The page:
so lets go from right to left for the sum of digits of number2 i.e given as 279 so 279 = 31*9 = 9*30 + (3+6) => Number2: Number of 9's = 30 ==> Number1: Number of zeros = 32

So the Number1 i.e. \((10^x)^y = 10000.....(32 zeroes)\)

Now, as we now, \(10^1\) = 10 (1 zero) \(10^2\) = 100 (2 zeroes) \(10^3\) = 1000 (3 zeroes)

Re: The sum of the digits of [(10^x)^y]-64=79. What is the value [#permalink]

Show Tags

24 Nov 2013, 19:36

Hi Bunuel,

Could you please xplain the last bit oft he equations which takes us to a 279?

Thanks

quote="Bunuel"]

rajathpanta wrote:

The sum of the digits of [(10^x)^y]-64=79. What is the value of xy

A. 28 B. 29 C. 30 D. 31 E. 32

The question should read: The sum of the digits of [(10^x)^y]-64=279. What is the value of xy

A. 28 B. 29 C. 30 D. 31 E. 32

Also, it should be mentioned that xy is a positive integers.

First of all \((10^x)^y=10^{xy}\).

\(10^{xy}\) has \(xy+1\) digits: 1 and \(xy\) zeros. For example: 10^2=100 --> 3 digits: 1 and 2 zeros;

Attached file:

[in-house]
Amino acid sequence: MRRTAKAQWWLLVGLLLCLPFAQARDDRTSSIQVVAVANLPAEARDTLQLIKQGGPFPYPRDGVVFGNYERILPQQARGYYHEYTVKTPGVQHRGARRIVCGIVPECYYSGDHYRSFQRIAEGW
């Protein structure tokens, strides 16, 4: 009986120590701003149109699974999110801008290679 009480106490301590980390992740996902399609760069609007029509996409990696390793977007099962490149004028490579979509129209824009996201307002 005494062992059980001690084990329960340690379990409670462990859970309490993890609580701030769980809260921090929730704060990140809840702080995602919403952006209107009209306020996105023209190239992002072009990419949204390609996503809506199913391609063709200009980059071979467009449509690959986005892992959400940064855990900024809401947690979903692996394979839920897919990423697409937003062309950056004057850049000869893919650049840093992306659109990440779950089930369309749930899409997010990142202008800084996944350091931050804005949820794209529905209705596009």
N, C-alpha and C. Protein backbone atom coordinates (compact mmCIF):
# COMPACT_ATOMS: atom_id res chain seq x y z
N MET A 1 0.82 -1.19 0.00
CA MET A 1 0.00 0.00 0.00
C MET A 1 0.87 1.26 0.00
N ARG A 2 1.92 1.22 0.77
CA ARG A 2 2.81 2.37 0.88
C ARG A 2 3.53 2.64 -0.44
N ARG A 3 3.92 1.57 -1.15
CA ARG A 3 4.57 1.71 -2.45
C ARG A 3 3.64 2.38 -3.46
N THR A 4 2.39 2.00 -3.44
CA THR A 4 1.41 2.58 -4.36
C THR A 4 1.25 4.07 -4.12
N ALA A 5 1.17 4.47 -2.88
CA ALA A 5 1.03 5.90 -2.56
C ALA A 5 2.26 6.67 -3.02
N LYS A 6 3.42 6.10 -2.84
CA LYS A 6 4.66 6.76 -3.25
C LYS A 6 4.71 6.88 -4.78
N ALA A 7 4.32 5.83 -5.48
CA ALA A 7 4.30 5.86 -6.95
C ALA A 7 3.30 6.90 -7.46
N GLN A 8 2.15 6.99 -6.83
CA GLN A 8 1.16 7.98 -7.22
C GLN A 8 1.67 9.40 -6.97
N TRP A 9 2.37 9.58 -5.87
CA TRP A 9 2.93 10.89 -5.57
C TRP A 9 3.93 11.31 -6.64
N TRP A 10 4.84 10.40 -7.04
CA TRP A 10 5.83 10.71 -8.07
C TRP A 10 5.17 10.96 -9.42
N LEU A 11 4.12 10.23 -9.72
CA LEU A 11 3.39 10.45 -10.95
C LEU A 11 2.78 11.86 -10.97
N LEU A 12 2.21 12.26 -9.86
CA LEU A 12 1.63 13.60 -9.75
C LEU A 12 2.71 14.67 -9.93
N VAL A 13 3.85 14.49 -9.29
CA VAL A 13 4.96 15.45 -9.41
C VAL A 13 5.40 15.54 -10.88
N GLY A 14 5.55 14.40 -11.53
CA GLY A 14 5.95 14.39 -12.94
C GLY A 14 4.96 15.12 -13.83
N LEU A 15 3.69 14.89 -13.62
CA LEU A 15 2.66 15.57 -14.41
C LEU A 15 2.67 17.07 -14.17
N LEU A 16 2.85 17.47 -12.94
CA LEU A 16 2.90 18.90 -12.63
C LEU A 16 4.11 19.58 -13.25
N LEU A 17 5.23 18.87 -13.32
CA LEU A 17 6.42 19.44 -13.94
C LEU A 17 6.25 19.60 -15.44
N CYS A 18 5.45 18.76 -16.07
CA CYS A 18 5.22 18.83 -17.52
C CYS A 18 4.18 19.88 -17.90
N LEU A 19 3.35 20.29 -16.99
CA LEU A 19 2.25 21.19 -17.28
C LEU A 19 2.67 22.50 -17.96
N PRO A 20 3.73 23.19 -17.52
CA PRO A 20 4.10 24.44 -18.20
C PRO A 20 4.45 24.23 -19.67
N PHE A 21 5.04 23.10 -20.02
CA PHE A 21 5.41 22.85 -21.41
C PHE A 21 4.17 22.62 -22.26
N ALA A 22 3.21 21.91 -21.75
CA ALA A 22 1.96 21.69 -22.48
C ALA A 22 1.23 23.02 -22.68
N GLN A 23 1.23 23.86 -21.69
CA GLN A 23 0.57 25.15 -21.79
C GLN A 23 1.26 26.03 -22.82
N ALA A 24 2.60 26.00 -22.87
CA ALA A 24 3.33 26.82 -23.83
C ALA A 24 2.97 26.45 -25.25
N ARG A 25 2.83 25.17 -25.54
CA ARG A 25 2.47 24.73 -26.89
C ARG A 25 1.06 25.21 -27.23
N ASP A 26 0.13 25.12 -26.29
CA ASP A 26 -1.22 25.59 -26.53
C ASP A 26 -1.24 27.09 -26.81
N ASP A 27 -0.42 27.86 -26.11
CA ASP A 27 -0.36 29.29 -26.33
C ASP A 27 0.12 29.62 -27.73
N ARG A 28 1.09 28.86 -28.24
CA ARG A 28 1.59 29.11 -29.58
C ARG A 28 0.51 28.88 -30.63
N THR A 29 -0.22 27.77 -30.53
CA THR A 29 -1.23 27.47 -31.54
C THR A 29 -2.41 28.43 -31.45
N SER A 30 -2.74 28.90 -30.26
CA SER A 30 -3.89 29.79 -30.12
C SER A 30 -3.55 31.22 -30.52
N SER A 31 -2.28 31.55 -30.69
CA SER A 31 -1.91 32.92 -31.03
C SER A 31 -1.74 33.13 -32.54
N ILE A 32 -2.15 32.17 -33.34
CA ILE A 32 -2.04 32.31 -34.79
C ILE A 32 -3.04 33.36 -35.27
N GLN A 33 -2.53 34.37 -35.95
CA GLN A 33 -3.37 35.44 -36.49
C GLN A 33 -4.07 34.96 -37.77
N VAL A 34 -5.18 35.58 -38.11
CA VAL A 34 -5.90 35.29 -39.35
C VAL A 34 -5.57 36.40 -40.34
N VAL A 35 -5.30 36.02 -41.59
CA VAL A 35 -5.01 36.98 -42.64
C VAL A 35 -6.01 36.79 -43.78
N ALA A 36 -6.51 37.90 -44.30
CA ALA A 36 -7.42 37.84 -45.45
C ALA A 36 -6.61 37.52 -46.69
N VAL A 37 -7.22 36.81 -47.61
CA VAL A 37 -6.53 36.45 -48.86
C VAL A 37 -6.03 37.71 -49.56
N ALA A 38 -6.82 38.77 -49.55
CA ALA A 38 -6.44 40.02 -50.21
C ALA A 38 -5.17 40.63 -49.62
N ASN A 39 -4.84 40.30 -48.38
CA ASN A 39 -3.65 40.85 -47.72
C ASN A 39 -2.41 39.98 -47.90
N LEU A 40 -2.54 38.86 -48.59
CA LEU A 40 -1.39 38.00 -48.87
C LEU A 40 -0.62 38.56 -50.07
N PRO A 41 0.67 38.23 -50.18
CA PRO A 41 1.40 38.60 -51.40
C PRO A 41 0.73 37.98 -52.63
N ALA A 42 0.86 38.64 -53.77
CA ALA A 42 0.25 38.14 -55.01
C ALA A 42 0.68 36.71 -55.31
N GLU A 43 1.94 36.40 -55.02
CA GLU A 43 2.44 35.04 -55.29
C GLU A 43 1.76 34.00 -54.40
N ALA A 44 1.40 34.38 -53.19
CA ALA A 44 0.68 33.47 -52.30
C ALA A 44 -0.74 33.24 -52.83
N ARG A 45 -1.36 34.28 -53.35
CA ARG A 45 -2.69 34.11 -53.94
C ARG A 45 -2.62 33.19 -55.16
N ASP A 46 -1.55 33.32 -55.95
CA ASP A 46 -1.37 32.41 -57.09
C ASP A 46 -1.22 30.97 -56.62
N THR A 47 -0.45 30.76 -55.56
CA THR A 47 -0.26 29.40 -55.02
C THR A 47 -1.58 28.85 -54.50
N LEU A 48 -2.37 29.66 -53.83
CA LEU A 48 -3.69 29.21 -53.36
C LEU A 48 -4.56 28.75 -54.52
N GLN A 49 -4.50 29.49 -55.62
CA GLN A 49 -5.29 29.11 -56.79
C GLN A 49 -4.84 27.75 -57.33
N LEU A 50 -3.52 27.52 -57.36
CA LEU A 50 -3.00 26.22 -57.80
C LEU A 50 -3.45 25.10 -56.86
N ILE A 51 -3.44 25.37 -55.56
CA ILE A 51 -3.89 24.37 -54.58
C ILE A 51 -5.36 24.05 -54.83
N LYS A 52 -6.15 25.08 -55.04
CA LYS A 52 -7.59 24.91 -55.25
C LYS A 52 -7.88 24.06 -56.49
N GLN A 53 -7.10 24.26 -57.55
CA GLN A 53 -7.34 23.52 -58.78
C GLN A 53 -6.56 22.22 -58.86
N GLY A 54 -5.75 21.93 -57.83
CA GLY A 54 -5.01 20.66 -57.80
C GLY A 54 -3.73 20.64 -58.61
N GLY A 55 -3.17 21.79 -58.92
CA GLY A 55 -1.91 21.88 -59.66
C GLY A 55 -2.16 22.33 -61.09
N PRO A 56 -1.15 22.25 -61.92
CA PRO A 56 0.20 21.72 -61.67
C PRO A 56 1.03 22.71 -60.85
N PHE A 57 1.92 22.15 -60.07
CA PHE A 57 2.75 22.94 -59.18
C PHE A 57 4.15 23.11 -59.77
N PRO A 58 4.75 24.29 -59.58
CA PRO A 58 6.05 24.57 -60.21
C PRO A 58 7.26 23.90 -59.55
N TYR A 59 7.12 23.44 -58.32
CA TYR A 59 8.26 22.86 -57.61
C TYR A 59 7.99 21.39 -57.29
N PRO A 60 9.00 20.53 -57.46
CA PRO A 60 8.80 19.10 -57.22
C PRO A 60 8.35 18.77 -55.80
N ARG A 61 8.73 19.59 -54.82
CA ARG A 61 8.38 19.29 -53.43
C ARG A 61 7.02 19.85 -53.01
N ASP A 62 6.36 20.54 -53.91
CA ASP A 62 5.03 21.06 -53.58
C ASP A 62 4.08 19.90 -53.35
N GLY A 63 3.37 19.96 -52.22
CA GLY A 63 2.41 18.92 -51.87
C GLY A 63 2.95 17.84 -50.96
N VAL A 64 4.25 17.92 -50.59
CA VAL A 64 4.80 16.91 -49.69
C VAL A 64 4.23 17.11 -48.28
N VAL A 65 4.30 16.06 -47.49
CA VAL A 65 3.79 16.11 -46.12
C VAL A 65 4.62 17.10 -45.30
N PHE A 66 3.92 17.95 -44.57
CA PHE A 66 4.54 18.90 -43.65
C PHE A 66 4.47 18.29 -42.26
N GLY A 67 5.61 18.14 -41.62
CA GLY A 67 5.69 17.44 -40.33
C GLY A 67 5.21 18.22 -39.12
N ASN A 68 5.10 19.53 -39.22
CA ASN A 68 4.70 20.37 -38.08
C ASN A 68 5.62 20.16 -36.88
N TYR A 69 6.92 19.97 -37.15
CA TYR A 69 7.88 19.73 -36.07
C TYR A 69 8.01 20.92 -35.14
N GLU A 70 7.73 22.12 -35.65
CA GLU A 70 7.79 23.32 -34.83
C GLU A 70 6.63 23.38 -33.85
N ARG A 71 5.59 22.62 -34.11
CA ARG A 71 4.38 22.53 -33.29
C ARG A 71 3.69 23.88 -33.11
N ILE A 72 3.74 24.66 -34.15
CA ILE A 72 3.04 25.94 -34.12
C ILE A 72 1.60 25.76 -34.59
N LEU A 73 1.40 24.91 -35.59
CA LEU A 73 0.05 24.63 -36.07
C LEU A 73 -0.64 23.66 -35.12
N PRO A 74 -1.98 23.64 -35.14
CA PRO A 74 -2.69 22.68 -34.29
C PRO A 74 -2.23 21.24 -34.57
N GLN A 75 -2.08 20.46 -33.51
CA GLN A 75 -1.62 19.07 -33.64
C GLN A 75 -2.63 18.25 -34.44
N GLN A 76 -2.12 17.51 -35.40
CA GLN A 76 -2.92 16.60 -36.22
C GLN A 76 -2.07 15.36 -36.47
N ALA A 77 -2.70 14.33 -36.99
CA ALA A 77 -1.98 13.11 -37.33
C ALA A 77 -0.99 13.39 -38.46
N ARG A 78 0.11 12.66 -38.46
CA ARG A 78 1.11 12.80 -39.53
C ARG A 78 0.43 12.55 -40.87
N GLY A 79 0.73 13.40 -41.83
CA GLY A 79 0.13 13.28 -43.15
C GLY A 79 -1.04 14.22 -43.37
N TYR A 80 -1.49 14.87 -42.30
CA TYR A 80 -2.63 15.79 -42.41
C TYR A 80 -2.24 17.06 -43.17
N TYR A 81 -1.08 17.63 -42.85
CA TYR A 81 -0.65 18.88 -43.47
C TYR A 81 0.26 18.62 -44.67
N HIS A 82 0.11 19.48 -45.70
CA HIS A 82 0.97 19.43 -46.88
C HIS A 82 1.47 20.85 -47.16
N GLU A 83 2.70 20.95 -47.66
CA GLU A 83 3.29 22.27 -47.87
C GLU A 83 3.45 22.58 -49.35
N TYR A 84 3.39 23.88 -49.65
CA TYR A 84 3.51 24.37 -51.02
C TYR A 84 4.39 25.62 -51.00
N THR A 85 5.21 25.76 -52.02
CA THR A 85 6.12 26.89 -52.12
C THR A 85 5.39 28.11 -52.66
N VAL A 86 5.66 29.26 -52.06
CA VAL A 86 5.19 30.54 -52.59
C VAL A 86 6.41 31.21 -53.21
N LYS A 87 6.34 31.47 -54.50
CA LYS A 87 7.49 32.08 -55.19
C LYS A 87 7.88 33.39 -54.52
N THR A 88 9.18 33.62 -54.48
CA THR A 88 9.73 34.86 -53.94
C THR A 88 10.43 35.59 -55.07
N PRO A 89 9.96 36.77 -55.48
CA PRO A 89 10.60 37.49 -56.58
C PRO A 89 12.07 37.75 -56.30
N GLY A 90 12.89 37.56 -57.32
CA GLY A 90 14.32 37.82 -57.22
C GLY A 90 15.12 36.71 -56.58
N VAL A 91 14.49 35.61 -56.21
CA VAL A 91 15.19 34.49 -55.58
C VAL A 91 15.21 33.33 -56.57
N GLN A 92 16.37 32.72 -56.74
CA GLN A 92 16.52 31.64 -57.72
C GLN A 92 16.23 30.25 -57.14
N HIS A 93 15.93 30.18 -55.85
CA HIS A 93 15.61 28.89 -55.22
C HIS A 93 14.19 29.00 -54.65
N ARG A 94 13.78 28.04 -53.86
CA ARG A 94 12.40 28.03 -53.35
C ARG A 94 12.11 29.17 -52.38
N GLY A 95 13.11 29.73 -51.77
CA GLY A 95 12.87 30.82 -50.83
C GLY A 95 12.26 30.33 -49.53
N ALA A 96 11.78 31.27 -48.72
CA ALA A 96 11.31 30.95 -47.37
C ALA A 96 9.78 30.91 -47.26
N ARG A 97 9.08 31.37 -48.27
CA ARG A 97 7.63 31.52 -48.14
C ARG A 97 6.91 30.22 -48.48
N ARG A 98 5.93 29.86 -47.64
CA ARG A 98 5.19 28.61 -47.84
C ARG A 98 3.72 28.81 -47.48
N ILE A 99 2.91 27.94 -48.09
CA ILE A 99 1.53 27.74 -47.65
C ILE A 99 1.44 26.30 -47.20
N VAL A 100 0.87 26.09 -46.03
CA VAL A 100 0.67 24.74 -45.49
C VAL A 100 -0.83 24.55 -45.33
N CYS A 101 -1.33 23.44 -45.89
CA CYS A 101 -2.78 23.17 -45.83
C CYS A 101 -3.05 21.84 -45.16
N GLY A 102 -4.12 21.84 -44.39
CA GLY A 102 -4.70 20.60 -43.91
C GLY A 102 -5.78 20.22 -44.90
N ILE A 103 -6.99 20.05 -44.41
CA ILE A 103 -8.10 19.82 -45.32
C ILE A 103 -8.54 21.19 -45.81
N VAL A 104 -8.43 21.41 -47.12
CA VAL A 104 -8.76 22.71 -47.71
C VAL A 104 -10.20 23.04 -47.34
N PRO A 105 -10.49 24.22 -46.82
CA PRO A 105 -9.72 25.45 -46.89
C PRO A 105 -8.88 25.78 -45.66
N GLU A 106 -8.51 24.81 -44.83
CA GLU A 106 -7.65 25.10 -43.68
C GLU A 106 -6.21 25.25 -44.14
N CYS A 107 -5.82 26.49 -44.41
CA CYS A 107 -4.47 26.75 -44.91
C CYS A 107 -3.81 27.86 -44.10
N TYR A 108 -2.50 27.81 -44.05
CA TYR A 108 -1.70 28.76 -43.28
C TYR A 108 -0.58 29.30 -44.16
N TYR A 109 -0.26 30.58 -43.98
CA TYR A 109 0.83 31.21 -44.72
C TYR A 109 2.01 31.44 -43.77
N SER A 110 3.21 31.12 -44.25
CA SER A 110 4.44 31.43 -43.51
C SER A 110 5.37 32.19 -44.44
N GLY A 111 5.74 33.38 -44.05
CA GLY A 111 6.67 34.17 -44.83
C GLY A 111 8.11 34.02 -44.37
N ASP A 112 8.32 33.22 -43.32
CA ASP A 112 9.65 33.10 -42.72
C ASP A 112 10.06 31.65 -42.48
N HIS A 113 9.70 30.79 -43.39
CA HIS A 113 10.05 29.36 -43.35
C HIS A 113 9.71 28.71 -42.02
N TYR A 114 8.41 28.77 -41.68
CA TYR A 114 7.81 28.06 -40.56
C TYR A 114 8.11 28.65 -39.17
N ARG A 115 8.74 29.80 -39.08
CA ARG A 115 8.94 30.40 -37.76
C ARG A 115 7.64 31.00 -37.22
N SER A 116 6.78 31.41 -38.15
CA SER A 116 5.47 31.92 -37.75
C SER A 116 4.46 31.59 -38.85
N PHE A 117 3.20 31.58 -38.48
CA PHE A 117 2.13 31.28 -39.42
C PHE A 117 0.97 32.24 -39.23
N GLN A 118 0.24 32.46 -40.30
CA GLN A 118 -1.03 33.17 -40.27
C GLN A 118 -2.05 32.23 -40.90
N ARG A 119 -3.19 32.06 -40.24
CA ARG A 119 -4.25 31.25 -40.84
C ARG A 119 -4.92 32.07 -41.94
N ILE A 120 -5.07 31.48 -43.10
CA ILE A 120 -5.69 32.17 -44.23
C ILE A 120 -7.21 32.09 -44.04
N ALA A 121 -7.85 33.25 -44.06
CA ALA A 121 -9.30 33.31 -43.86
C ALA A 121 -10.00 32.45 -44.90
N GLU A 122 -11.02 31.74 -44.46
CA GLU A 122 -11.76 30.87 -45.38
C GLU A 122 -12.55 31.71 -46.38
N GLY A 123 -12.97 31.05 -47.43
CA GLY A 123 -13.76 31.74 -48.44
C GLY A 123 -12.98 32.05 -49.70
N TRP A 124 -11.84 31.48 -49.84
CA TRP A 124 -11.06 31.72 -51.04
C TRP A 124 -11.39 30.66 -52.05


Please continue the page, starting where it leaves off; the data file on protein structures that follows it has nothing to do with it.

\(10^{xy}-64\) will have \(xy\) digits: \(xy-2\) 9's and 36 in the and. For example: 10^4-49=10,000-49=9,951 --> 4 digits: 4-2=two 9's and 51 in the end;

We are told that the sum of all the digits of \(10^{xy}-64\) is 279 --> \(9(xy-2)+3+6=279\) --> \(9(xy-2)=270\) --> \(xy=32\).

Re: The sum of the digits of [(10^x)^y]-64=79. What is the value [#permalink]

Show Tags

25 Nov 2013, 02:52

1

This post received KUDOS

Expert's post

Shibs wrote:

Hi Bunuel,

Could you please xplain the last bit oft he equations which takes us to a 279?

Thanks

quote="Bunuel"]

rajathpanta wrote:

The sum of the digits of [(10^x)^y]-64=79. What is the value of xy

A. 28 B. 29 C. 30 D. 31 E. 32

The question should read: The sum of the digits of [(10^x)^y]-64=279. What is the value of xy

A. 28 B. 29 C. 30 D. 31 E. 32

Also, it should be mentioned that xy is a positive integers.

First of all \((10^x)^y=10^{xy}\).

\(10^{xy}\) has \(xy+1\) digits: 1 and \(xy\) zeros. For example: 10^2=100 --> 3 digits: 1 and 2 zeros;

\(10^{xy}-64\) will have \(xy\) digits: \(xy-2\) 9's and 36 in the and. For example: 10^4-49=10,000-49=9,951 --> 4 digits: 4-2=two 9's and 51 in the end;

We are told that the sum of all the digits of \(10^{xy}-64\) is 279 --> \(9(xy-2)+3+6=279\) --> \(9(xy-2)=270\) --> \(xy=32\).

Re: The sum of the digits of [(10^x)^y]-64=279. What is the [#permalink]

Show Tags

21 Jan 2015, 23:41

Hello from the GMAT Club BumpBot!

Thanks to another GMAT Club member, I have just discovered this valuable topic, yet it had no discussion for over a year. I am now bumping it up - doing my job. I think you may find it valuable (esp those replies with Kudos).